The Intersection of Minimalism and Running a Successful Online Business

Where business and pleasure mix in the life of an entrepreneur …

Years ago Courtney Carver was working a day job where she felt unsatisfied and was putting in too many hours. It was affecting her life at home as well as her health.

She decided to make some intentional decisions with her life — she turned to the fundamentals of minimalism, removed the unnecessary, and got down to business.

In this 21-minute episode Courtney Carver and I discuss:

  • The story behind her popular website Be More With Less
  • How authenticity in business helps you connect quickly to the right people
  • The evolution of the Project 333 movement
  • How she built a business around a passion play
  • Minimalism and how it’s really just a personal mindset

The Show Notes

The Intersection of Minimalism and Running a Successful Online Business

Brian Gardner: Okay, so let’s turn a corner. That’s a pretty good indication.

Courtney Carver: And you’re like, “In other news …”

Brian Gardner: Hey, everyone, welcome to the No Sidebar podcast. I am your host, Brian Gardner, and I’m here to discuss the struggles around being and becoming a creative entrepreneur. Together, we’ll identify what stands in the way of you building and growing your online business.

No Sidebar is brought to you by the Rainmaker Platform, a complete website solution for writers, designers, podcasters, and other online entrepreneurs. Find out more, and take a free 14-day test drive at Rainmaker.FM/Platform.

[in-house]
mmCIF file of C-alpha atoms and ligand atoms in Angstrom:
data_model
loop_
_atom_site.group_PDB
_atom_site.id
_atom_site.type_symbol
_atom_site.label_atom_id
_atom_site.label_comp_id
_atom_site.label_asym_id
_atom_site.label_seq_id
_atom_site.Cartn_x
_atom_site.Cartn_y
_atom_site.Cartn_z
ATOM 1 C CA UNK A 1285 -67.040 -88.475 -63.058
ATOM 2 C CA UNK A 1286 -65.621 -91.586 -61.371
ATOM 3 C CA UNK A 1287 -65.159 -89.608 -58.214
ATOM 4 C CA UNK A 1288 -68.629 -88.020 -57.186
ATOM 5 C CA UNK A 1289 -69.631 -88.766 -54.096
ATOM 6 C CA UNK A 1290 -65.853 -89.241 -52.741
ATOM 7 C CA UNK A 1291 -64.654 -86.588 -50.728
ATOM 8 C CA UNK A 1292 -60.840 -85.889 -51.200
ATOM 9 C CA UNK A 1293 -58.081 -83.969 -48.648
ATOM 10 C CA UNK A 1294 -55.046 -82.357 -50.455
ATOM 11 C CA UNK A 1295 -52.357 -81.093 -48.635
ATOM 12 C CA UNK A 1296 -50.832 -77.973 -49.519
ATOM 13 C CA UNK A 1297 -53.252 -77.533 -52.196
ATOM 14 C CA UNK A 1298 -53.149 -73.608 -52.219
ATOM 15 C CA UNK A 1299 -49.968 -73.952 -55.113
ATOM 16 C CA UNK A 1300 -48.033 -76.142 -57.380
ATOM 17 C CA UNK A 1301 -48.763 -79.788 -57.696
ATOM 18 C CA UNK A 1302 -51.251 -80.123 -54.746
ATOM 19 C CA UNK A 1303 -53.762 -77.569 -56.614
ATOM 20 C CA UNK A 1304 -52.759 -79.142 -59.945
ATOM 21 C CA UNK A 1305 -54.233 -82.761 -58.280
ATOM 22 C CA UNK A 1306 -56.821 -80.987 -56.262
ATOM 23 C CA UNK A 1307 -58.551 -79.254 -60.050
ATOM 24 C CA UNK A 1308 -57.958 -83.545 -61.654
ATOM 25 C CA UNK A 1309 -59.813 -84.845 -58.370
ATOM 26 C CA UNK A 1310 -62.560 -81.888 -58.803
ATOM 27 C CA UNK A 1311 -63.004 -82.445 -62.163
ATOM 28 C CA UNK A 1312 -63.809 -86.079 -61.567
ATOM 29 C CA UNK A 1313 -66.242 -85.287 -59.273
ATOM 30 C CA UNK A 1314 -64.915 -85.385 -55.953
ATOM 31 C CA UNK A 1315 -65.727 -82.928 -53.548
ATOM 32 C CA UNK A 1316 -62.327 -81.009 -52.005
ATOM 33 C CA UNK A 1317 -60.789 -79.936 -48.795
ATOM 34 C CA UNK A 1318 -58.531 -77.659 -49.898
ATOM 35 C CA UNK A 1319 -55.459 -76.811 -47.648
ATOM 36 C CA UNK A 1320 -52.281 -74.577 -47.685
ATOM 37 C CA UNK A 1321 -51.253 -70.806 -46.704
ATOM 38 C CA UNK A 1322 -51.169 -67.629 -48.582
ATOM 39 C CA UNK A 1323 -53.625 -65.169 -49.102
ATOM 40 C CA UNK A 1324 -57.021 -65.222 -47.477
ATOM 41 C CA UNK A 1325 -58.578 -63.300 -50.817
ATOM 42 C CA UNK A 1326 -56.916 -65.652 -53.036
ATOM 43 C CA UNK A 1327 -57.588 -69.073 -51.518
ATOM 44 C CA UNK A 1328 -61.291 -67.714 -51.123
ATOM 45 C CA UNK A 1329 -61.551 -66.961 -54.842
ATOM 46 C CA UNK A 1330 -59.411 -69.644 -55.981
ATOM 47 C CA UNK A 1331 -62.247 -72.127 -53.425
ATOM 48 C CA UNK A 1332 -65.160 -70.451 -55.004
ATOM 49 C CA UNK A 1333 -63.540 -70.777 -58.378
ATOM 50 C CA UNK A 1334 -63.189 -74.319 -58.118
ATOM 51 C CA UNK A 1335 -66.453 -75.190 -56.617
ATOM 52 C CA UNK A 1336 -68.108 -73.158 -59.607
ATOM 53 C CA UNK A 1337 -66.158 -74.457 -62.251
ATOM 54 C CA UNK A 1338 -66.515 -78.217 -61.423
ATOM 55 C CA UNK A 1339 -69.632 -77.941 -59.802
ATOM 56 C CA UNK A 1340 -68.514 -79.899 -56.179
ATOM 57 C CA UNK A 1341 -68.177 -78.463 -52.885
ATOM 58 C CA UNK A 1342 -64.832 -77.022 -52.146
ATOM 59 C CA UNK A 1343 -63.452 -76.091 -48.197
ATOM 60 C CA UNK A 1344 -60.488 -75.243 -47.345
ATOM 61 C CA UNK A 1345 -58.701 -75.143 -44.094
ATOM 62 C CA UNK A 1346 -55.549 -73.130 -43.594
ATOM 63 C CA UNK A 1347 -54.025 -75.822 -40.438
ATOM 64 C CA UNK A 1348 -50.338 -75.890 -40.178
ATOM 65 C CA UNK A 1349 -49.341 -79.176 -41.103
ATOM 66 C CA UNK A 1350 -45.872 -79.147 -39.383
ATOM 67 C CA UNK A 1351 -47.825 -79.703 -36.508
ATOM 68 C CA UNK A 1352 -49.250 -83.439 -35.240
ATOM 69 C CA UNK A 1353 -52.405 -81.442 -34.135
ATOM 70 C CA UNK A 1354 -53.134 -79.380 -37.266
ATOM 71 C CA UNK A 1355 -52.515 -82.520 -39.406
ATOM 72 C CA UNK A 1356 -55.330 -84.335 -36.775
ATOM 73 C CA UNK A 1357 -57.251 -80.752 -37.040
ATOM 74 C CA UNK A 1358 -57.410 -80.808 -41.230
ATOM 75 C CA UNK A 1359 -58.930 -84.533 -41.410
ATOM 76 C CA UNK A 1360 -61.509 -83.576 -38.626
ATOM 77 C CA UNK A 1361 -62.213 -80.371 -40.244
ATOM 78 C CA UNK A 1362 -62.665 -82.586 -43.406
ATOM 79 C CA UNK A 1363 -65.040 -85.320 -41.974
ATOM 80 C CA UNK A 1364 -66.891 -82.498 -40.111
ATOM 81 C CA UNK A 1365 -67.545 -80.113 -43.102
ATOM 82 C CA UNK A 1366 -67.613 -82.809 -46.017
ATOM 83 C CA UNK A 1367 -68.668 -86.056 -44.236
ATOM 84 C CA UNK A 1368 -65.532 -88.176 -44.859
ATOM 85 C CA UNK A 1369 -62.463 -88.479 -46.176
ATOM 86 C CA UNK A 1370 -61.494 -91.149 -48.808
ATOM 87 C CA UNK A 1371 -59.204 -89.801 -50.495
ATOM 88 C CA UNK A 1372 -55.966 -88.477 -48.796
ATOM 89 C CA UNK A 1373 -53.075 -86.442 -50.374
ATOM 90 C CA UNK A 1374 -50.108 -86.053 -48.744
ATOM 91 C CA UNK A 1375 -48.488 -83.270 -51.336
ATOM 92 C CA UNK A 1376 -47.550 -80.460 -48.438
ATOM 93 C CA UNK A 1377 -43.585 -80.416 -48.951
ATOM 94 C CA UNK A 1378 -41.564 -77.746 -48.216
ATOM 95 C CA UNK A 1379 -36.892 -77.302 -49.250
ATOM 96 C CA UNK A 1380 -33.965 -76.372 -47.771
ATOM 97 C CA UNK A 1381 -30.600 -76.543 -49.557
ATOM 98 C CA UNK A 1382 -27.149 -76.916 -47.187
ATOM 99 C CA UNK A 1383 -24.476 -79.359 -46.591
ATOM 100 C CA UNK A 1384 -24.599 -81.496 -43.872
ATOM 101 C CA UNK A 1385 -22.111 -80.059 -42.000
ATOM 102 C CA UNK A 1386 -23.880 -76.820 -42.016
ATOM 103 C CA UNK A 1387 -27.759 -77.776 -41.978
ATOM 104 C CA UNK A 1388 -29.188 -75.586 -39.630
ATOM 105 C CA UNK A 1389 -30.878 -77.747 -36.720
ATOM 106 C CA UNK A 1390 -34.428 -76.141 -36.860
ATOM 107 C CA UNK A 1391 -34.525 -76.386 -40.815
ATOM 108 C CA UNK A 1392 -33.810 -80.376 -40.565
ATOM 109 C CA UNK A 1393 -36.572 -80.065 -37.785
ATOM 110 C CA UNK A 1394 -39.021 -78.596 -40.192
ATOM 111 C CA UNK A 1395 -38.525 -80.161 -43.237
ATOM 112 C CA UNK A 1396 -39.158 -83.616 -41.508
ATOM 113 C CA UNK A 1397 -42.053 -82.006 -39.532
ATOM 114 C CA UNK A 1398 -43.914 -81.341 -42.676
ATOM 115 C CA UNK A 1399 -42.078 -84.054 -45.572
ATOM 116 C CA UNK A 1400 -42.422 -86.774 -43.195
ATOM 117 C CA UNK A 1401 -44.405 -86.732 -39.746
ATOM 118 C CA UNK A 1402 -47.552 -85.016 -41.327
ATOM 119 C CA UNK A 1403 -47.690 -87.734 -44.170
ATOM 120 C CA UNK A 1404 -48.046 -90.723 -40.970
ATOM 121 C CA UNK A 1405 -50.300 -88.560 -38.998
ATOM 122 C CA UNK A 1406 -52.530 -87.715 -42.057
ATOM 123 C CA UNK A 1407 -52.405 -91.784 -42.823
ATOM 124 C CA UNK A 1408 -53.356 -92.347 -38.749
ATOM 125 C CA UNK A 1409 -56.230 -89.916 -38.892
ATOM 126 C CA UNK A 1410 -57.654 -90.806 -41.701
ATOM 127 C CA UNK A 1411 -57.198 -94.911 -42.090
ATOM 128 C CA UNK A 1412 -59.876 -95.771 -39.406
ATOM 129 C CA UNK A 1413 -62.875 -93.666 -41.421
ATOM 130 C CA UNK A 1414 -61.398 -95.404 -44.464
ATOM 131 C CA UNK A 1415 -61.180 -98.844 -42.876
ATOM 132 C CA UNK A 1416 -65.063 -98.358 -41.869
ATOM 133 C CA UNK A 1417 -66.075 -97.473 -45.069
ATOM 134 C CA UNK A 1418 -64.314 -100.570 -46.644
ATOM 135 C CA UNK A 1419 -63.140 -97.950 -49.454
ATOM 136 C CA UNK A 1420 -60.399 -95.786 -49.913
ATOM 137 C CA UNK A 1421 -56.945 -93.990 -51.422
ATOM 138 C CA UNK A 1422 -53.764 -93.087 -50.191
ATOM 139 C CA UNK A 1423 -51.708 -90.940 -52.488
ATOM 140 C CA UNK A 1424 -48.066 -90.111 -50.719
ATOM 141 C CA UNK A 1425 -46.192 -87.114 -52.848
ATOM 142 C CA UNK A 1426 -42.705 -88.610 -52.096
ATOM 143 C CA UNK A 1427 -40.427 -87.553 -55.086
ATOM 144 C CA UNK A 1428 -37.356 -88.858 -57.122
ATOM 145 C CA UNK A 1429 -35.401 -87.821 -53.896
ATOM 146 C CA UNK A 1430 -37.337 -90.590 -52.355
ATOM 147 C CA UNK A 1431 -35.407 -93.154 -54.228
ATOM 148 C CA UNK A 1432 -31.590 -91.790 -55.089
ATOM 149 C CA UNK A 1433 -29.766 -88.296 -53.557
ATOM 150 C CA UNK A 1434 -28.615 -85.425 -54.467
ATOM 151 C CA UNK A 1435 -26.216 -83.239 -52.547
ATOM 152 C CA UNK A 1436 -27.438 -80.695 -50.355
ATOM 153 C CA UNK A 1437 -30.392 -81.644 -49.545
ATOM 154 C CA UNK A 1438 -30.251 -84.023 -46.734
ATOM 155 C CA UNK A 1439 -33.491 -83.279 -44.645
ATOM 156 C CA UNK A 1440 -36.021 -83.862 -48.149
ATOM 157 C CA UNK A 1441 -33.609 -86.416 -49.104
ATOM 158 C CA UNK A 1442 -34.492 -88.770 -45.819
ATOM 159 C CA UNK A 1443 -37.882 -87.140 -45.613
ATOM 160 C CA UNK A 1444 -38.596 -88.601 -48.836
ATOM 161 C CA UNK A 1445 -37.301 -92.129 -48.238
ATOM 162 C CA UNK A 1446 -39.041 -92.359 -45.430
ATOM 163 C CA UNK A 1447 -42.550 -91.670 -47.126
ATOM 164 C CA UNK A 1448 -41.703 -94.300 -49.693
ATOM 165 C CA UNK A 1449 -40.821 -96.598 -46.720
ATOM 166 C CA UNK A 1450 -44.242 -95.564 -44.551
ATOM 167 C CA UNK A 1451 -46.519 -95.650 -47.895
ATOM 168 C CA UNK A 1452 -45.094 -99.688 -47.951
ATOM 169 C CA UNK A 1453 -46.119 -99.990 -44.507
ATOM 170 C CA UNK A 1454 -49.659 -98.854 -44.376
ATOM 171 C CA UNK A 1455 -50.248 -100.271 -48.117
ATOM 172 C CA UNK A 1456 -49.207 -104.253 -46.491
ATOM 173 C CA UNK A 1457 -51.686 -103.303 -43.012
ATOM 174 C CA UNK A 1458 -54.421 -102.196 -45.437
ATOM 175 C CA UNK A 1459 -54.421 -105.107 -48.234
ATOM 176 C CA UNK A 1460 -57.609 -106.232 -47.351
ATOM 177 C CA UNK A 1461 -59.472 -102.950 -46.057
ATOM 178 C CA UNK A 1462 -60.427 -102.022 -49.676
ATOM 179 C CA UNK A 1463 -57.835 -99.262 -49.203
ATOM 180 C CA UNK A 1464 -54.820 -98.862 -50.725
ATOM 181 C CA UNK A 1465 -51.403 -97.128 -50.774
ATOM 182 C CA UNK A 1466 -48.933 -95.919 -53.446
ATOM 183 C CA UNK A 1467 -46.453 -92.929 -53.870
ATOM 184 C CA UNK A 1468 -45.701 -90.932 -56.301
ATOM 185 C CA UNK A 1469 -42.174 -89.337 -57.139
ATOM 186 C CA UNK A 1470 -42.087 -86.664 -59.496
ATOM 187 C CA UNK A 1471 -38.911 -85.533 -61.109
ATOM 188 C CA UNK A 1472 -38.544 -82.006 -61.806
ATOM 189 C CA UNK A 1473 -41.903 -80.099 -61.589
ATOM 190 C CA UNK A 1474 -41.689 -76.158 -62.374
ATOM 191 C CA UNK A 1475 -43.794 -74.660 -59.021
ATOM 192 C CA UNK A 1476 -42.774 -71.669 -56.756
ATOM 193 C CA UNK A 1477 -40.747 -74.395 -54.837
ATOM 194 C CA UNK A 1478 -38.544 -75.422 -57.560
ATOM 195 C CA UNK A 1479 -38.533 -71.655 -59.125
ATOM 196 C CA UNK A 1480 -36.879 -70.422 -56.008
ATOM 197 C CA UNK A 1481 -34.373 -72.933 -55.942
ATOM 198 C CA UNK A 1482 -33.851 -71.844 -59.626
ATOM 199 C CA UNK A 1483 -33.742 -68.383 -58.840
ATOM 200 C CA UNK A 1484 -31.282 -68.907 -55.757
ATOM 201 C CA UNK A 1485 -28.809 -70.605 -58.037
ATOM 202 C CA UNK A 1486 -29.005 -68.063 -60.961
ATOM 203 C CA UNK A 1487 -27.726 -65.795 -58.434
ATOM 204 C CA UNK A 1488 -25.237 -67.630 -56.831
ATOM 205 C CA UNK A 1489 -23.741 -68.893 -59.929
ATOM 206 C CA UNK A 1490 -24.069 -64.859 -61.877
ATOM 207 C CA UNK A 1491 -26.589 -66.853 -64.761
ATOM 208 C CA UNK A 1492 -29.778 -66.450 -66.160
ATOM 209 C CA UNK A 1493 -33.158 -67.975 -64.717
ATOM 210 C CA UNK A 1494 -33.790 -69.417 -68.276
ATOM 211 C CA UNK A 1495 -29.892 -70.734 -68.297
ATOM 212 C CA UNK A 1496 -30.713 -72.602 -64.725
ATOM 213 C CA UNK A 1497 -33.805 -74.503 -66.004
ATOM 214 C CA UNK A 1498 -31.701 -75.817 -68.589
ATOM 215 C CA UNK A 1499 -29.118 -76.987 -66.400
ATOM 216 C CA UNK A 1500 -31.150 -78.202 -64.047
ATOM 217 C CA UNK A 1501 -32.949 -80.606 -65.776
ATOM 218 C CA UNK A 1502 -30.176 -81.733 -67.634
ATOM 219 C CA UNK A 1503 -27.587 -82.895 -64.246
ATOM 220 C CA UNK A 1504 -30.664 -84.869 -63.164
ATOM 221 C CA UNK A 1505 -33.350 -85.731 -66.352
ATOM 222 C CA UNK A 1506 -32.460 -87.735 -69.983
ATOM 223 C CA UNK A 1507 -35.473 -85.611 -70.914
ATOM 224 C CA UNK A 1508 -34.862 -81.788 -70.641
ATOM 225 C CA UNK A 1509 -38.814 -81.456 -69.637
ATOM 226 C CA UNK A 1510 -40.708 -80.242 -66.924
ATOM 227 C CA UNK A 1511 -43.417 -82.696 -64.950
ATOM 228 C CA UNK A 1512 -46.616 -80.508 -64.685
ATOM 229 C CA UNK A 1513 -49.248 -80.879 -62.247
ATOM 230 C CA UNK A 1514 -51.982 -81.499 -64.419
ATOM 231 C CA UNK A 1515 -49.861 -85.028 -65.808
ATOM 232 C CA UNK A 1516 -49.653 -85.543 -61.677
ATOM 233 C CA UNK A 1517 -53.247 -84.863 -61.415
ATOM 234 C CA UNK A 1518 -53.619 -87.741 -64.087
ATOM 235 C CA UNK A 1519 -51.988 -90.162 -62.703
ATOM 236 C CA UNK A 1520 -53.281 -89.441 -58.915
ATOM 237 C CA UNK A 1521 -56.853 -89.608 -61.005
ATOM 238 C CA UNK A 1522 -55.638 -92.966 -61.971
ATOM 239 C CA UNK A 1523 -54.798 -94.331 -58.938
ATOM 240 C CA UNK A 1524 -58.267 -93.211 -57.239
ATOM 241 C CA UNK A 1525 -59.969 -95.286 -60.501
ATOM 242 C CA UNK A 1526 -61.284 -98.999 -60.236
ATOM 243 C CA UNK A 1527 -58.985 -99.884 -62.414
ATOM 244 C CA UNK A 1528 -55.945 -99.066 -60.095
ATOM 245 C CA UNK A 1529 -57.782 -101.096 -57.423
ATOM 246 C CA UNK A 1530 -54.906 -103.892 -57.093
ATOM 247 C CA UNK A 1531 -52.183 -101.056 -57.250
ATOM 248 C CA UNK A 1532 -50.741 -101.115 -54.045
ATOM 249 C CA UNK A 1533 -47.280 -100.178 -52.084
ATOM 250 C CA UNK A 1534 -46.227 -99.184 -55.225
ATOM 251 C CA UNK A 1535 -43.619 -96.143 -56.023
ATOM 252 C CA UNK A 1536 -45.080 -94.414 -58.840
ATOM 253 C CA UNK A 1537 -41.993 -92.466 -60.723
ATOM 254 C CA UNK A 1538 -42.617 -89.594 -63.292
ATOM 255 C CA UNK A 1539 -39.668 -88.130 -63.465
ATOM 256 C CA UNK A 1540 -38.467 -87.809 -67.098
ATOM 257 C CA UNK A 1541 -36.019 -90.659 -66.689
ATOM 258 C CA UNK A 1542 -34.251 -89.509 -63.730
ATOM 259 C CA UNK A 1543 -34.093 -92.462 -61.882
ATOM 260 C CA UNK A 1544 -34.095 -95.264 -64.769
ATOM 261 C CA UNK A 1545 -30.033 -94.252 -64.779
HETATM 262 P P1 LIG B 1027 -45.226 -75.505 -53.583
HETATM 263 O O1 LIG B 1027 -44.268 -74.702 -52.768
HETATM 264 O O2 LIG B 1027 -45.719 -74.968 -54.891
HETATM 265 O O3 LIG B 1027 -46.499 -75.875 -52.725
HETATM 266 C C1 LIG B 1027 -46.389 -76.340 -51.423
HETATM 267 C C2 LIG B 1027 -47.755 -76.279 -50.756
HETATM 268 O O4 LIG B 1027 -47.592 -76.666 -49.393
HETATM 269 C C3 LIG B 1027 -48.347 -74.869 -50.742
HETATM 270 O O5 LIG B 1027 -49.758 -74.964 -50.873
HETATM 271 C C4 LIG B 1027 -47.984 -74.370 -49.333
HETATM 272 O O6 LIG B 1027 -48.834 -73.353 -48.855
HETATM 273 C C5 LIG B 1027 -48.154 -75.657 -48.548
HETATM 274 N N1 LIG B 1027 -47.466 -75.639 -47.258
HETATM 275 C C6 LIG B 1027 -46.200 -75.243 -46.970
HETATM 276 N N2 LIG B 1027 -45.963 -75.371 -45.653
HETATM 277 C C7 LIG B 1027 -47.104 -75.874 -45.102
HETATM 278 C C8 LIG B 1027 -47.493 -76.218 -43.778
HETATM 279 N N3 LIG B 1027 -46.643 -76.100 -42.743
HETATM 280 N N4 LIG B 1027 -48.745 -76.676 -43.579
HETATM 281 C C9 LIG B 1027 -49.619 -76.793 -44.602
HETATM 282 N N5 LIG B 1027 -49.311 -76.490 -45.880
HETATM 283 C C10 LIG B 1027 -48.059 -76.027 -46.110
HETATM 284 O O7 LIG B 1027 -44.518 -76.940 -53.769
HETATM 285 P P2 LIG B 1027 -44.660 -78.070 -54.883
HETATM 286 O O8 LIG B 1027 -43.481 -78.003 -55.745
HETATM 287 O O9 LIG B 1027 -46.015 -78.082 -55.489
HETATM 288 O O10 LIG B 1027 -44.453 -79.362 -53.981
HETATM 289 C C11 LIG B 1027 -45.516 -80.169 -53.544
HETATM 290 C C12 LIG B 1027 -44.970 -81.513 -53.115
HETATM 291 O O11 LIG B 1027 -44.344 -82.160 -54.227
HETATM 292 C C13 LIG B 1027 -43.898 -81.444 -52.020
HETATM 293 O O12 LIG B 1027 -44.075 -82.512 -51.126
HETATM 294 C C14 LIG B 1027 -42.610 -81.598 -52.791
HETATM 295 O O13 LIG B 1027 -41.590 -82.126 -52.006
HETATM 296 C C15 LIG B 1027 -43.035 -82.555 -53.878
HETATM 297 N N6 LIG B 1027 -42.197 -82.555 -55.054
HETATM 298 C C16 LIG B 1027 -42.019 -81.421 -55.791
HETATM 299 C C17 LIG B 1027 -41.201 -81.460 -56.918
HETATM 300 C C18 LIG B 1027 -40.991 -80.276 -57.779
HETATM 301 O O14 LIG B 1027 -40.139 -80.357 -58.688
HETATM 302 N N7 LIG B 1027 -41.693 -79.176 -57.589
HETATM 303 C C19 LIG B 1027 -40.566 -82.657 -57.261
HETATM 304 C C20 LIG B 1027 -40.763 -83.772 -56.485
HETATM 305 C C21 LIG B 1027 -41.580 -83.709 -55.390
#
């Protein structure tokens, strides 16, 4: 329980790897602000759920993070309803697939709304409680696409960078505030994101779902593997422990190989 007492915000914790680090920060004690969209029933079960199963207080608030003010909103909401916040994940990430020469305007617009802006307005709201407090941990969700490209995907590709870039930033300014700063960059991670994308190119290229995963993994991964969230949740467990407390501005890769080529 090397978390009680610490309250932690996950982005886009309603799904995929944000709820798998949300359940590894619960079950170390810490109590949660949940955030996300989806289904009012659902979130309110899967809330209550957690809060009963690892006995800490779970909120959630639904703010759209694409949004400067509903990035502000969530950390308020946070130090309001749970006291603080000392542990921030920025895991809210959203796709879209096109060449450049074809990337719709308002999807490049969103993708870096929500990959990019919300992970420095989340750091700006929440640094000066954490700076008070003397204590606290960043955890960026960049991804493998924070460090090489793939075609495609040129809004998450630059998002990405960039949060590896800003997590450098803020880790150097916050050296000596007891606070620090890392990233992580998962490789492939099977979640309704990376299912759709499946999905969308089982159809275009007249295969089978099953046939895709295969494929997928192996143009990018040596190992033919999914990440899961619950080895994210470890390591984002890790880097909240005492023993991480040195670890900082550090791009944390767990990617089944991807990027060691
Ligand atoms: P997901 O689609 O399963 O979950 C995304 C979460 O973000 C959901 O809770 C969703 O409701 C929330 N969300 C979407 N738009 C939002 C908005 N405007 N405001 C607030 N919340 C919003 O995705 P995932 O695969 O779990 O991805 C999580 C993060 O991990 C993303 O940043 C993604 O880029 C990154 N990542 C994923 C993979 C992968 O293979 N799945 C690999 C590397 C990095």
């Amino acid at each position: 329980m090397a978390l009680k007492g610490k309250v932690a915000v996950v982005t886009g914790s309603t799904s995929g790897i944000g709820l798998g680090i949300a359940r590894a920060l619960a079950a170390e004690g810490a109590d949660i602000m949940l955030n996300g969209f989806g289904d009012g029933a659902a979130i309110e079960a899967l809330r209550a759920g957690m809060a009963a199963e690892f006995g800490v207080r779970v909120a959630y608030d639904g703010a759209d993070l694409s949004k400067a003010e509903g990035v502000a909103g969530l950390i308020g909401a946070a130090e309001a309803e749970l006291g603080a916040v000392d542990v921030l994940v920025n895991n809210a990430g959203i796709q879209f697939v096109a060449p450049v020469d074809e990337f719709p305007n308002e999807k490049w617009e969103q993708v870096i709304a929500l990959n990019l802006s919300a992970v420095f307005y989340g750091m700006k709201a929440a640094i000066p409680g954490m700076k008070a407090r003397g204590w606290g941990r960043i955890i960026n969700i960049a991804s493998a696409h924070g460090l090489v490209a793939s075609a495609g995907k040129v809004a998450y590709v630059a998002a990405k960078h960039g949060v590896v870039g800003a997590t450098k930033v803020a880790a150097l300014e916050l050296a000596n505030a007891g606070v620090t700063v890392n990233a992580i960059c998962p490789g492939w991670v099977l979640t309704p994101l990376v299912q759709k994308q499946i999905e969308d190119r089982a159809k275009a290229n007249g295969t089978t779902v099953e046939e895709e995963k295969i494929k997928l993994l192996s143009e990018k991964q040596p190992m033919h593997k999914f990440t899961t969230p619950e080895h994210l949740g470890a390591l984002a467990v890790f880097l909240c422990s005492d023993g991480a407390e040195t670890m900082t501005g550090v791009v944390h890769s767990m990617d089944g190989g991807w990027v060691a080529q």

You might be noticing a trend around No Sidebar. Simple, intentional, clutter-free — these are words that are used to describe a lot of what we do and so on. The ideology applies to re-brand of the website that we recently went through, but it also carries out to the types of people we like to have here on the show.

Today’s guest is a good friend of mine, someone who, like Joshua Becker, I had the very distinct pleasure of working with on their own site design. She’s the creator of the website called Be More with Less and a minimalist fashion movement called Project 333 and was recently seen here in Chicago on WGN TV. Please welcome my friend, Courtney Carver. Courtney how are you doing today?

Courtney Carver: Hi, Brian. I’m great. Thanks for having me today.

Brian Gardner: Yeah, it’s so good to have you on the show. I know we have a lot in common, and we’ve talked many times on Skype. I felt like it was time to bring you on this show. There’s lots of your life that I want to talk about, so without going too fast, I want to get right into it.

Courtney Carver: Yeah, let’s jump in.

The Story behind Her Popular Website ‘Be More with Less’

Brian Gardner: So Be More with Less, this is your blog. It’s something you started, which is about simplifying life and ‘really living.’ Beyond that, it’s grown into a thriving community of like-minded folks. Can you tell us how that came about and a little bit behind the story there?

Courtney Carver: Yes, I started the blog in 2010, May of 2010, while I was working full-time in advertising sales, ironically enough. Four years prior to that I had been diagnosed with MS after many of years, decades even, of a really stressful, busy lifestyle that probably didn’t look very different from many other people. There was information coming from everywhere, too many things to do. I would work through feeling sick, and I felt like I had to keep pushing and pushing and going and going and trying to make ends meet.